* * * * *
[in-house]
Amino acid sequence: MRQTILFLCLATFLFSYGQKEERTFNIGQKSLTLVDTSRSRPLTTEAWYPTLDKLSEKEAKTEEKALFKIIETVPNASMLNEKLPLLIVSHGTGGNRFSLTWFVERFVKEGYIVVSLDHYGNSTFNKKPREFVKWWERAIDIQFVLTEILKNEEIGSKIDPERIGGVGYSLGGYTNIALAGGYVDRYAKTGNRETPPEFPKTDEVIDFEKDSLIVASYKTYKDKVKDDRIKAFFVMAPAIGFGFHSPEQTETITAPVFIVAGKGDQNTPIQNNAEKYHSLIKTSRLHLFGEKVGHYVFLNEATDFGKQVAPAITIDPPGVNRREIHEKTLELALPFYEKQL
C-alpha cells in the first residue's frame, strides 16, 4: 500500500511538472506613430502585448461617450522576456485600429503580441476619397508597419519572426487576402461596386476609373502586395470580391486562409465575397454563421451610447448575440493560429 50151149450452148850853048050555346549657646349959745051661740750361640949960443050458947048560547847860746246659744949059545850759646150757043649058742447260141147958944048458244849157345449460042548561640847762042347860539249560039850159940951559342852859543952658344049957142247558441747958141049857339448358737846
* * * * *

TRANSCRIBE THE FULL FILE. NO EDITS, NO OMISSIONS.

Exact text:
[in-house]
Amino acid sequence: MRQTILFLCLATFLFSYGQKEERTFNIGQKSLTLVDTSRSRPLTTEAWYPTLDKLSEKEAKTEEKALFKIIETVPNASMLNEKLPLLIVSHGTGGNRFSLTWFVERFVKEGYIVVSLDHYGNSTFNKKPREFVKWWERAIDIQFVLTEILKNEEIGSKIDPERIGGVGYSLGGYTNIALAGGYVDRYAKTGNRETPPEFPKTDEVIDFEKDSLIVASYKTYKDKVKDDRIKAFFVMAPAIGFGFHSPEQTETITAPVFIVAGKGDQNTPIQNNAEKYHSLIKTSRLHLFGEKVGHYVFLNEATDFGKQVAPAITIDPPGVNRREIHEKTLELALPFYEKQL
C-alpha cells in the first residue's frame, strides 16, 4: 500500500511538472506613430502585448461617450522576456485600429503580441476619397508597419519572426487576402461596386476609373502586395470580391486562409465575397454563421451610447448575440493560429 50151149450452148850853048050555346549657646349959745051661740750361640949960443050458947048560547847860746246659744949059545850759646150757043649058742447260141147958944048458244849157345449460042548561640847762042347860539249560039850159940951559342852859543952658344049957142247558441747958141049857339448358737846